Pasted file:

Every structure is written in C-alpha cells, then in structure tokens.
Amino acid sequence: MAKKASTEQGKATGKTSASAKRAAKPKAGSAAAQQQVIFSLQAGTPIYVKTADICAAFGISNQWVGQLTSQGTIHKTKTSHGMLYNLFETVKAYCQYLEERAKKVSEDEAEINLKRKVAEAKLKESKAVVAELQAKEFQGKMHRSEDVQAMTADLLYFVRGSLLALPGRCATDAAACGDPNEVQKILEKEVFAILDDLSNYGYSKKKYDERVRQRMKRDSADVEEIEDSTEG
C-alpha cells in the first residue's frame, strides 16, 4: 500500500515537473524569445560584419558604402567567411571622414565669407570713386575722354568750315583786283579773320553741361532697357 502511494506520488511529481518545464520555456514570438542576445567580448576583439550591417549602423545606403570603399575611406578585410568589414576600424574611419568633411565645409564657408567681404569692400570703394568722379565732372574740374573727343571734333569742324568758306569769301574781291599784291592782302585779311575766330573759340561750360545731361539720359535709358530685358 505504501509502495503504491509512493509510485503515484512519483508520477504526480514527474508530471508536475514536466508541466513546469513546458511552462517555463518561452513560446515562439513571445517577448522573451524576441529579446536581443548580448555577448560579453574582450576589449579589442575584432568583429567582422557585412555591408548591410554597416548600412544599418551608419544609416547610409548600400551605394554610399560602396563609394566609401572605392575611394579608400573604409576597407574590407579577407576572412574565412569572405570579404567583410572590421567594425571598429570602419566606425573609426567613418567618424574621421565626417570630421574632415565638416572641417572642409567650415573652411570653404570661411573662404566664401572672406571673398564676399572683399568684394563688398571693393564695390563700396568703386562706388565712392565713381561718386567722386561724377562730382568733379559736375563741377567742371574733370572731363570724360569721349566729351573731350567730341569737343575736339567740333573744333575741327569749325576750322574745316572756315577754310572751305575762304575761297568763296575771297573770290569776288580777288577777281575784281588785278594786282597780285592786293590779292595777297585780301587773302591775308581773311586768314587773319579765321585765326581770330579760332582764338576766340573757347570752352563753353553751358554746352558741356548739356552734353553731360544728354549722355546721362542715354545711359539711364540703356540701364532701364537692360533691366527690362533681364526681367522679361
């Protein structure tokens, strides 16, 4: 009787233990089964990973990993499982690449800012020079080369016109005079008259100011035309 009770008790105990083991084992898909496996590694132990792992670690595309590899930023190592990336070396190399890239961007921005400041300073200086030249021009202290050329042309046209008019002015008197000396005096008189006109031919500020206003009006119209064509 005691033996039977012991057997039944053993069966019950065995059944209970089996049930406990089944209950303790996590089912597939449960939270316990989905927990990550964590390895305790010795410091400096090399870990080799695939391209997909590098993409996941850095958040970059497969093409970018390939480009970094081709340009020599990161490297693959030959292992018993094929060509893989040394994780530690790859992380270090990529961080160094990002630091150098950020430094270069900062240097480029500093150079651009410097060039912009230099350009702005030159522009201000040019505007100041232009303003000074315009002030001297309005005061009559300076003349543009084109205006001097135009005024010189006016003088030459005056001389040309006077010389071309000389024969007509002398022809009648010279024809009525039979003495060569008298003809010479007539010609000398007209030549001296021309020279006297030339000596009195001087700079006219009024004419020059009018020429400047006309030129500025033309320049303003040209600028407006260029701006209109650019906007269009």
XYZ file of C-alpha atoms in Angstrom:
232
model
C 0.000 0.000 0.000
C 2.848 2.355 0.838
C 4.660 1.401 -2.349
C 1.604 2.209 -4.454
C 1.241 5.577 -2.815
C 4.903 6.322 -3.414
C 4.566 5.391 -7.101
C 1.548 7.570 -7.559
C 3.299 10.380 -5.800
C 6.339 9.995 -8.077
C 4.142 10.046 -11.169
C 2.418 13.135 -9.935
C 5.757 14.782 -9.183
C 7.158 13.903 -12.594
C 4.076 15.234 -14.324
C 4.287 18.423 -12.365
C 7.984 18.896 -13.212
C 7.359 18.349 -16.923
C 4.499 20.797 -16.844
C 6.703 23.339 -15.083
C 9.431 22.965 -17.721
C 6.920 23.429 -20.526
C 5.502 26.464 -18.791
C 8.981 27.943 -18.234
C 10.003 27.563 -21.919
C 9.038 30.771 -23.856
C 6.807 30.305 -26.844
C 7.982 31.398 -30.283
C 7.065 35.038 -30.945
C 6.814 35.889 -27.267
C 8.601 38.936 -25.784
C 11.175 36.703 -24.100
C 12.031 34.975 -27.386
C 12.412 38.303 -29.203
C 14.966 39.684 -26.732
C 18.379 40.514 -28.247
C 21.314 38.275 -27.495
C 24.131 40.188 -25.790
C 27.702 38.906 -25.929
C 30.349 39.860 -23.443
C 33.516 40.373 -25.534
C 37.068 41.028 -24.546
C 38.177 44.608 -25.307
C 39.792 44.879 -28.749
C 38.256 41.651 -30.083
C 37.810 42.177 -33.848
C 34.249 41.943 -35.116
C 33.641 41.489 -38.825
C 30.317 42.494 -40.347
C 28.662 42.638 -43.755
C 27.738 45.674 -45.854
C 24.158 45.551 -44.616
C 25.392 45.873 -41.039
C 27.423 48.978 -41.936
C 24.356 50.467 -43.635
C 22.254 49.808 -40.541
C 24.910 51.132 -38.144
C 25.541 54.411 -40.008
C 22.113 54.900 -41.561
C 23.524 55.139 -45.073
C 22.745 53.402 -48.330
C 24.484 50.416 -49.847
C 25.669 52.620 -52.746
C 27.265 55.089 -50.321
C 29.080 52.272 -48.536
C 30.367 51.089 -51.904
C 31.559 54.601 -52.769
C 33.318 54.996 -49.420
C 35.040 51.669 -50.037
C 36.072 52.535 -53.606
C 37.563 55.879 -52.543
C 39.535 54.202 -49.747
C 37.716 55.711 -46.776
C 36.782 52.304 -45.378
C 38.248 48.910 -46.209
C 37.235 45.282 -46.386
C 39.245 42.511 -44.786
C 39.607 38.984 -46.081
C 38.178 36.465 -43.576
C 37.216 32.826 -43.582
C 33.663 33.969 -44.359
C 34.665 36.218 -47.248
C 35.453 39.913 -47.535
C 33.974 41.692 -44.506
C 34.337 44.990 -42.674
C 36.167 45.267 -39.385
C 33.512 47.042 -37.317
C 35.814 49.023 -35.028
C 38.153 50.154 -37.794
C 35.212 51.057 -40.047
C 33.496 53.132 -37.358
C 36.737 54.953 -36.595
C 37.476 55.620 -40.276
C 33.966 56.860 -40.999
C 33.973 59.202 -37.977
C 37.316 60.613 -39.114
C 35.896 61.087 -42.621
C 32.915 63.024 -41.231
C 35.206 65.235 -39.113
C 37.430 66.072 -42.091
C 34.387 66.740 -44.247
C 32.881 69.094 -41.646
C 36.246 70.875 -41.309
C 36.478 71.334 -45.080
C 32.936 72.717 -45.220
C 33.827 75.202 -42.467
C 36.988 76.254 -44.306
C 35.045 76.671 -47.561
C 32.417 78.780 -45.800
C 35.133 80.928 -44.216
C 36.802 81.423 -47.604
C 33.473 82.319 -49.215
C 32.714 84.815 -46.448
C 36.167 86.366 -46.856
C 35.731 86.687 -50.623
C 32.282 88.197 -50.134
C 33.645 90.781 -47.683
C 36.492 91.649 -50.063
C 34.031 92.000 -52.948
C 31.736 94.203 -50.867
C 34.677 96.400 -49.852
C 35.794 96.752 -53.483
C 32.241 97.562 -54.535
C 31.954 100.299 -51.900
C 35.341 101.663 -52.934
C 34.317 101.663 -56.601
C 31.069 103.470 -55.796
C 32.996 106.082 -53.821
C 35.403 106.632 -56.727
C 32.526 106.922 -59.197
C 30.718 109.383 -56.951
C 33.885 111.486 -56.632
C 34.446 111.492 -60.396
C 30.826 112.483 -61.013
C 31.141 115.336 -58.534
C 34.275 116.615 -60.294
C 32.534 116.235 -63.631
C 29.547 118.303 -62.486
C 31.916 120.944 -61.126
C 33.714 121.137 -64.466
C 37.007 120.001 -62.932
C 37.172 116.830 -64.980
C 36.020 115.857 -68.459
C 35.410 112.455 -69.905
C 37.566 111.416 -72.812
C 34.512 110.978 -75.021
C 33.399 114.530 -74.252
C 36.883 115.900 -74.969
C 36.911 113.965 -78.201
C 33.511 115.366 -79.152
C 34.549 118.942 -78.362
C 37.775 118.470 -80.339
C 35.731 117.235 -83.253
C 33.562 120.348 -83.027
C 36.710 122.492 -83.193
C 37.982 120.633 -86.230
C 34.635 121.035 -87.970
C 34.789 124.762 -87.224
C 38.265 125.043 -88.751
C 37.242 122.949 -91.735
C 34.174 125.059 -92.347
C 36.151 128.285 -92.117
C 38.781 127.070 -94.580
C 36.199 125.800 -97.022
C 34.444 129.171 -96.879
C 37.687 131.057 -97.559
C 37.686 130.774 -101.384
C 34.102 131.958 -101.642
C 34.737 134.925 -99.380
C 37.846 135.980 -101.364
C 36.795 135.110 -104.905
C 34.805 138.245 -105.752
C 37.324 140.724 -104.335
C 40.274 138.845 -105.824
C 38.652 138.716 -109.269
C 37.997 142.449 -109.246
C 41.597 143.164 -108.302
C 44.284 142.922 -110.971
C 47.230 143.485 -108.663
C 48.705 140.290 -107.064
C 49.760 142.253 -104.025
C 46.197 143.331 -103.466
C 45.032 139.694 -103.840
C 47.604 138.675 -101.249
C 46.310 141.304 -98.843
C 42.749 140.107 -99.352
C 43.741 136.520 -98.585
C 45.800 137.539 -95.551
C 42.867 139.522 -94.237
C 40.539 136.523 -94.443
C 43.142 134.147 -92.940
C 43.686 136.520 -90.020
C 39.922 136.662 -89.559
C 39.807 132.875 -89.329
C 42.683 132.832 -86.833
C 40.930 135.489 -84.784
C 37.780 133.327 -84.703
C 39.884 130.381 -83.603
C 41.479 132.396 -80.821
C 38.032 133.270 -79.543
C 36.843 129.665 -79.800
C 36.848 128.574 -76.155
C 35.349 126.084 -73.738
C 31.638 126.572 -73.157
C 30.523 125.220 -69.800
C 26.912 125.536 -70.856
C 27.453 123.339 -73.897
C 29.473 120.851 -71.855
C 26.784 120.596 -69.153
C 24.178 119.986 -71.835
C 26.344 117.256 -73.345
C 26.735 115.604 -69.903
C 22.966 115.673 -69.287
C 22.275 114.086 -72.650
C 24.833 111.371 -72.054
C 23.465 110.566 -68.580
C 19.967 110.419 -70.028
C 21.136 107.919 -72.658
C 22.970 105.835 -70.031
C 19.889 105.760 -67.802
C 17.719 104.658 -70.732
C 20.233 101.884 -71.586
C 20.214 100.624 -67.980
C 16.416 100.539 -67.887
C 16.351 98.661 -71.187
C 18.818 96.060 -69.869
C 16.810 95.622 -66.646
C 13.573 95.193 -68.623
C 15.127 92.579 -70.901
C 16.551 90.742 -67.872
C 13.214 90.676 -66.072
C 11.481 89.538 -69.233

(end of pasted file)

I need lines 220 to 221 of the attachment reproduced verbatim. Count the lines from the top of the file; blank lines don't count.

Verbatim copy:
C 22.966 115.673 -69.287
C 22.275 114.086 -72.650